As Elvis became more famous and was spending more time away from home, it started to bother Gladys. The movie has a scene that’s a little on the Oedipal creepy side, where Gladys tells Elvis that she’s worried about the way that his female fans look at him. Gladys acts more like a jealous girlfriend than a mother. And then, Elvis tells his mother, “You’re my girl.”

Elvis’ experiences with groupies are very toned-down in the movie, which has no explicit sex scenes or even explicit sex talk. Priscilla is sidelined for most of the movie. After Priscilla and Elvis get married in 1967, she’s just shown as someone who’s part of his entourage and becomes an increasingly unhappy bystander when he kisses and flirts with female fans at concerts.

For a while, Elvis and Priscilla lived in Los Angeles, but Elvis’ world-famous Graceland estate in Memphis was always considered to be his main home. After Elvis’ death, Elvis Presley Enterprises (which approved this movie) turned Graceland into a tourist attraction. The movie shows some of Elvis’ indulgences, including his lavish spending habits and his tendency to carry around a lot of guns. As expected, there’s a scene of a drug-addled Elvis destroying a TV set by shooting it up with a gun—something that he was known to do in real life from time to time.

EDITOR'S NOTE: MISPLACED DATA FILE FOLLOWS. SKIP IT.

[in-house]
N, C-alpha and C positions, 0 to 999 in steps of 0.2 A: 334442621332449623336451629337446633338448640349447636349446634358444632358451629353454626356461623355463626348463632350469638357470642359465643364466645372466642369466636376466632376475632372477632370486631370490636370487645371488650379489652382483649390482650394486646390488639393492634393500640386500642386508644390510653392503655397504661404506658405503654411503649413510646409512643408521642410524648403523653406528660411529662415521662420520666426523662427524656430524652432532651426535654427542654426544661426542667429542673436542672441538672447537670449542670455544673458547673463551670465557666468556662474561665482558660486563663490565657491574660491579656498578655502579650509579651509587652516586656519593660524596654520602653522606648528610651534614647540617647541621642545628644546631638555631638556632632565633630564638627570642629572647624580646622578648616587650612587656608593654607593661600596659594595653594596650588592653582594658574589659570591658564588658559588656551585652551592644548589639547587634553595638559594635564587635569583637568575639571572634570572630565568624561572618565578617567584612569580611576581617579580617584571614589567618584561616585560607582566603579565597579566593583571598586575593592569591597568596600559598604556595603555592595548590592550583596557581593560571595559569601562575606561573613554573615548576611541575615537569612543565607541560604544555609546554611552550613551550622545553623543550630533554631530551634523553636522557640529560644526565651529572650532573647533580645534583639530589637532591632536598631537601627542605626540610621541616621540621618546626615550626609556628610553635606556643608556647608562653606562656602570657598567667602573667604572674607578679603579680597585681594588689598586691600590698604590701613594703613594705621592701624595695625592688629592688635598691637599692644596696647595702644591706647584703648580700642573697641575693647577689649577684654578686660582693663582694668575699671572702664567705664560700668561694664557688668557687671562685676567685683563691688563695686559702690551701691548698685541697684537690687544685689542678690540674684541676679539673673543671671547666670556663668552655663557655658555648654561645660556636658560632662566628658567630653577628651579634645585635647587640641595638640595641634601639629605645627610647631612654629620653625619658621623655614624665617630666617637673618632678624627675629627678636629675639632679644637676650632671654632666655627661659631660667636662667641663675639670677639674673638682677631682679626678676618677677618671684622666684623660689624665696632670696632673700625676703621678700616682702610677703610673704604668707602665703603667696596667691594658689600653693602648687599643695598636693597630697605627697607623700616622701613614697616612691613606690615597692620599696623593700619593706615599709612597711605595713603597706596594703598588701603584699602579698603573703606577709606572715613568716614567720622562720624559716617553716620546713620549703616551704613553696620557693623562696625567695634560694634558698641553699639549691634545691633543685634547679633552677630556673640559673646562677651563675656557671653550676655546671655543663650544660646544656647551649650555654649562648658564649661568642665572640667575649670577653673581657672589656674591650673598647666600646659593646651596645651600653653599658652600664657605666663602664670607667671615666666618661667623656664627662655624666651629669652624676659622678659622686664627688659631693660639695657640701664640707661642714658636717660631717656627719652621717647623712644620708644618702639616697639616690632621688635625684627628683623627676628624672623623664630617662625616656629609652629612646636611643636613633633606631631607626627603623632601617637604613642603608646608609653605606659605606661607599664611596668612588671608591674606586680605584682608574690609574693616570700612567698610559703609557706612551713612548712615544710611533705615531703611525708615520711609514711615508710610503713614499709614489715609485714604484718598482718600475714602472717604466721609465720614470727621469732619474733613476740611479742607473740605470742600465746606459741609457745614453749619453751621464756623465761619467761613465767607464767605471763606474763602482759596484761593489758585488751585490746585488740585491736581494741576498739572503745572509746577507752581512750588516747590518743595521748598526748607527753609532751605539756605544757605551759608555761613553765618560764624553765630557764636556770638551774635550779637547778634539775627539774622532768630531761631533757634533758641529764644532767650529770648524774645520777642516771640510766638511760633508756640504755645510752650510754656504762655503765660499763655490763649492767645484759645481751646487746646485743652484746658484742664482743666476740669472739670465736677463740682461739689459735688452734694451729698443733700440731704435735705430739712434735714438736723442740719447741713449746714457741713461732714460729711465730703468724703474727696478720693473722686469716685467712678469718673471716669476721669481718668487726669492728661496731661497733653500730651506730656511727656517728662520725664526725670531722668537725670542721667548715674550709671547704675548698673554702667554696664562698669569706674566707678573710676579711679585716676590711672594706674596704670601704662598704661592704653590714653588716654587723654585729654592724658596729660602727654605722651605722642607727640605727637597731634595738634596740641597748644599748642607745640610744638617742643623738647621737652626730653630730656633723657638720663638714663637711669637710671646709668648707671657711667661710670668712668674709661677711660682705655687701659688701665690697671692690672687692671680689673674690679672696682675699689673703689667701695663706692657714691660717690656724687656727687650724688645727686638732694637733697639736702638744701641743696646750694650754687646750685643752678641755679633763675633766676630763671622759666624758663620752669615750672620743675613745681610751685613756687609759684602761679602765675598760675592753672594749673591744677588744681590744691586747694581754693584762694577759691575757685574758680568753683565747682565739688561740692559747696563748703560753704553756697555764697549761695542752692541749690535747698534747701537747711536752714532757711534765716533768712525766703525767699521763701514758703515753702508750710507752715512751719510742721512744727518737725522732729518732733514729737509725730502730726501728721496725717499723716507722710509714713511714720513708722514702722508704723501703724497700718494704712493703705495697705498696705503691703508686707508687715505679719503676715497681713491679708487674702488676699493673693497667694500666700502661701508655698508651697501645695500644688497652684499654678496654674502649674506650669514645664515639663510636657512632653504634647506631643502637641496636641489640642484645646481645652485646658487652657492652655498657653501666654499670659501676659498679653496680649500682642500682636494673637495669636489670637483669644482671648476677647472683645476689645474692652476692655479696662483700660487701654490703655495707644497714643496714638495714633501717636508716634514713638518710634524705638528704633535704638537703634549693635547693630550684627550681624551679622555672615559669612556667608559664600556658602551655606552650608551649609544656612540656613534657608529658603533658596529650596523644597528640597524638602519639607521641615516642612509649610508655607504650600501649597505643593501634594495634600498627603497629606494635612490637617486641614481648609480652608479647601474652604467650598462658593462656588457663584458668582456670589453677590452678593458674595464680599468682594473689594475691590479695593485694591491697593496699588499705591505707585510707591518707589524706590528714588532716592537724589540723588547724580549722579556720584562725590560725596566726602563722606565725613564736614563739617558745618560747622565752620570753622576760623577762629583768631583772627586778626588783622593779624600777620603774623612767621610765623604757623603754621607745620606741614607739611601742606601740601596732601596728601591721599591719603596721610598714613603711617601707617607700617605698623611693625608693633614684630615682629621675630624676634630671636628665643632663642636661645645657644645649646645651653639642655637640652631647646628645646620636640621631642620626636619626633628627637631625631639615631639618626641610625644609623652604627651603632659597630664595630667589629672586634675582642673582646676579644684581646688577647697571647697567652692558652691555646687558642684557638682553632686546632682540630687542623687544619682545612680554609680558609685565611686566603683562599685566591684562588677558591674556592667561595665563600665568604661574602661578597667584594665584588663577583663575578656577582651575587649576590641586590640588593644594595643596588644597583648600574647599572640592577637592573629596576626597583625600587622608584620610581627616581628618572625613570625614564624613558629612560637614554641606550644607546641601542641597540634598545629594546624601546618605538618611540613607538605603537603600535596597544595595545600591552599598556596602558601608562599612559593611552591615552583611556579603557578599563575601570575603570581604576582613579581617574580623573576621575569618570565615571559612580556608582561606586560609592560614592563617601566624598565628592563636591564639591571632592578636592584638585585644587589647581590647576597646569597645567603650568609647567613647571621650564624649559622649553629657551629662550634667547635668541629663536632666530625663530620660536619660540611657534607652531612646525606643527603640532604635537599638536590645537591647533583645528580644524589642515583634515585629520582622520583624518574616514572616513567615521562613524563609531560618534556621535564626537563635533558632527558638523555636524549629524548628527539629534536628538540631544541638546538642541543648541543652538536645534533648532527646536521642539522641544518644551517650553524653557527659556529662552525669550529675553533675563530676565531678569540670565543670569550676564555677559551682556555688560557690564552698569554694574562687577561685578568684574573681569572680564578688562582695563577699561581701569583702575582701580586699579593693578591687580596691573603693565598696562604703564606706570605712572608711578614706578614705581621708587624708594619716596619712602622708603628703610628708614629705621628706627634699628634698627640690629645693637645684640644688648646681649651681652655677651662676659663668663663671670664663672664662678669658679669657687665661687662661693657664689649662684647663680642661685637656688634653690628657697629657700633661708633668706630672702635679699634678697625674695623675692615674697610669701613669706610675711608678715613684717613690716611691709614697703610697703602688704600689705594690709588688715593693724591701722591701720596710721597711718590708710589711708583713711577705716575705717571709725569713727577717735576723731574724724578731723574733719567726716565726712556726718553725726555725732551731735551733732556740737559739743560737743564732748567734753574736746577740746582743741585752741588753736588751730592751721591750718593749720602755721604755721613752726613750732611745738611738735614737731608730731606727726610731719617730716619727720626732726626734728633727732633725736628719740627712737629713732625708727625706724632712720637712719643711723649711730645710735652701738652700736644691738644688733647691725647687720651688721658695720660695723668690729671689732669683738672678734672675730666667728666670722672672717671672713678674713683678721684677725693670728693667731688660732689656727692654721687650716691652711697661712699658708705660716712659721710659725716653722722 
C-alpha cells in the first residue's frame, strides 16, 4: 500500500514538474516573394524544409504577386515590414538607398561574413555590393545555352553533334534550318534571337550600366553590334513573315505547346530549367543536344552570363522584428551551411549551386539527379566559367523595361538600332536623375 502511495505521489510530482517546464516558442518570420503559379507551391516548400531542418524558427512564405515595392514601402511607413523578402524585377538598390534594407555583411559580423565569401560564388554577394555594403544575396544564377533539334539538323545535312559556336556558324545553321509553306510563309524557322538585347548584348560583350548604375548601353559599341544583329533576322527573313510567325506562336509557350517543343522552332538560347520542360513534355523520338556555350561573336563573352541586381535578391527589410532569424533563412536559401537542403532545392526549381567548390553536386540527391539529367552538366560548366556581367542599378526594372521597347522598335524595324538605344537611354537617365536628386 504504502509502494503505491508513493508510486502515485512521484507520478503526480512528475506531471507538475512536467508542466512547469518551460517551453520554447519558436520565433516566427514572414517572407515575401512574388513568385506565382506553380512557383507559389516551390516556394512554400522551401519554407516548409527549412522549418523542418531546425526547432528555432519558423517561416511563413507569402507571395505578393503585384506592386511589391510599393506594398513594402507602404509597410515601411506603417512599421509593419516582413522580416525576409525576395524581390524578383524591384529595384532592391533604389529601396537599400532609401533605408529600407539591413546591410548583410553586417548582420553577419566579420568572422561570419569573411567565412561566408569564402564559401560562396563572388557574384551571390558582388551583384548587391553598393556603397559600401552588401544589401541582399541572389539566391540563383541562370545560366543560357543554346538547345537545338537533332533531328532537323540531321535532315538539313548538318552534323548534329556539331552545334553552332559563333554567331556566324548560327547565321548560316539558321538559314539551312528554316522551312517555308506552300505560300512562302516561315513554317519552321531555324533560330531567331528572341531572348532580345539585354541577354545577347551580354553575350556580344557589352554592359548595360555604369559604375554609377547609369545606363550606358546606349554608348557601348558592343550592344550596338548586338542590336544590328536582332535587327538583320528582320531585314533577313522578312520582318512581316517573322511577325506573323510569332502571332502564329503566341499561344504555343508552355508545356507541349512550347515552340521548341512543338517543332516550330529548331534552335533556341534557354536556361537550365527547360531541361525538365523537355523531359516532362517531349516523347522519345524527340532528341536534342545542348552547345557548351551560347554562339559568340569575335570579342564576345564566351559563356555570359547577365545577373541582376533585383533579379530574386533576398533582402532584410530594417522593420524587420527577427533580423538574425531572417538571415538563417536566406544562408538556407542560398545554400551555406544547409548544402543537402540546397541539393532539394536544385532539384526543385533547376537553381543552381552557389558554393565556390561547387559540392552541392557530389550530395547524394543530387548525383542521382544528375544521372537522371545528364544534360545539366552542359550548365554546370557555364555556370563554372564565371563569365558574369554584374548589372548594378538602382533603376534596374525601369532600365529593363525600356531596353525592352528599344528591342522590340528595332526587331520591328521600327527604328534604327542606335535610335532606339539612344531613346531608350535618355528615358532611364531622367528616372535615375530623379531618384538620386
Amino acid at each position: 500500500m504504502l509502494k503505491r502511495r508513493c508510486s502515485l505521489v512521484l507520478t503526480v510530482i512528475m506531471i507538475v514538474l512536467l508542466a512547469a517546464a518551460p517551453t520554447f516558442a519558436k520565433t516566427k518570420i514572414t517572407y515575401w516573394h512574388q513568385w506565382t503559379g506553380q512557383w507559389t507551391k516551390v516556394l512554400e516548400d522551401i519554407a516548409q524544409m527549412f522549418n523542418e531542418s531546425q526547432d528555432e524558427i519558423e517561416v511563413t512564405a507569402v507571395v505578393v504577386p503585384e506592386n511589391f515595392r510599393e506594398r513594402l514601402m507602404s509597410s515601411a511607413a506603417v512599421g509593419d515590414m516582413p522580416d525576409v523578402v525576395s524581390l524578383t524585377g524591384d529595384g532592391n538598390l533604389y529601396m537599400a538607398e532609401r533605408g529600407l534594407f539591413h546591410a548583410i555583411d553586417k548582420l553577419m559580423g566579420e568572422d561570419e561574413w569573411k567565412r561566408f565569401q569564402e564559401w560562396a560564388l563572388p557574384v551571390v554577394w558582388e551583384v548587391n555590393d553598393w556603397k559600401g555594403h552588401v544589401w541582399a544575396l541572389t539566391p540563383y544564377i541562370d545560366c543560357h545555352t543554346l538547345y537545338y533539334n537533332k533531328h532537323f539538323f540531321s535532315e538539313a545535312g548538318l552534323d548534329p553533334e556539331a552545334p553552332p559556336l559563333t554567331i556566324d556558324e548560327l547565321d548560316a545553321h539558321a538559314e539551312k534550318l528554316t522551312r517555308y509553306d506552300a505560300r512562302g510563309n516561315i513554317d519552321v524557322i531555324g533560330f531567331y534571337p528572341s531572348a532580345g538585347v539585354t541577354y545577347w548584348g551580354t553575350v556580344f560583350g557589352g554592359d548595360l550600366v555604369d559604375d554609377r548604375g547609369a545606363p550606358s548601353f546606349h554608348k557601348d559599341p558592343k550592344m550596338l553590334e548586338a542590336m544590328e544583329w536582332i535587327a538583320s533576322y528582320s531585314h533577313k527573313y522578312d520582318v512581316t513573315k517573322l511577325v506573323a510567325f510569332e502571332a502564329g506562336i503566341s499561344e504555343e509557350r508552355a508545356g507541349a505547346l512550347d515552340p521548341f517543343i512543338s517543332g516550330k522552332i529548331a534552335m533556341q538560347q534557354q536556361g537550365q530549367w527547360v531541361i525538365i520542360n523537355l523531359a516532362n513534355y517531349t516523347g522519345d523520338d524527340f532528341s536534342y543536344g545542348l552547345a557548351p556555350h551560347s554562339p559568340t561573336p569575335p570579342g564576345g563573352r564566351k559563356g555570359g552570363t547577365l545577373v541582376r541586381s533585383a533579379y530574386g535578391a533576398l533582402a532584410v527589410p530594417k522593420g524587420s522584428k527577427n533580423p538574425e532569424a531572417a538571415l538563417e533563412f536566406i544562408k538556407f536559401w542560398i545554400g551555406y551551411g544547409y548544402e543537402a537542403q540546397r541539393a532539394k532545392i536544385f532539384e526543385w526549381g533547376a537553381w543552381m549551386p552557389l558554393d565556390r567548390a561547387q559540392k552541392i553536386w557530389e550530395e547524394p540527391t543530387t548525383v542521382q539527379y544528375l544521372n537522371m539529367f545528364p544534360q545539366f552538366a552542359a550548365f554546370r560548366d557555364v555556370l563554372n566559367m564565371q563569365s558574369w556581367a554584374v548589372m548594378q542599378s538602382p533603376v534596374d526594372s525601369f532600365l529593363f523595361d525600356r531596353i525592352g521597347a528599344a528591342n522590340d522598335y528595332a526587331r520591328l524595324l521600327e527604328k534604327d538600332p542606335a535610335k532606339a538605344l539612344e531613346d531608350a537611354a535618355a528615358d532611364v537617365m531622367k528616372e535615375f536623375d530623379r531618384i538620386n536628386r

Lisa Marie Presley (Elvis and Priscilla’s daughter, who was born in 1968) appears briefly in a few scenes. Priscilla’s breakup scene with Elvis is predictably melodramatic. She screams at him that she’s leaving him not because of his infidelities but because of his addiction to pills. Priscilla throws pills at Elvis before walking out the door. Priscilla and Elvis divorced in 1973, but their legal battles are never shown in the movie. Near the end of the film, there’s a tearjerking scene that’s the final word on their ill-fated romance.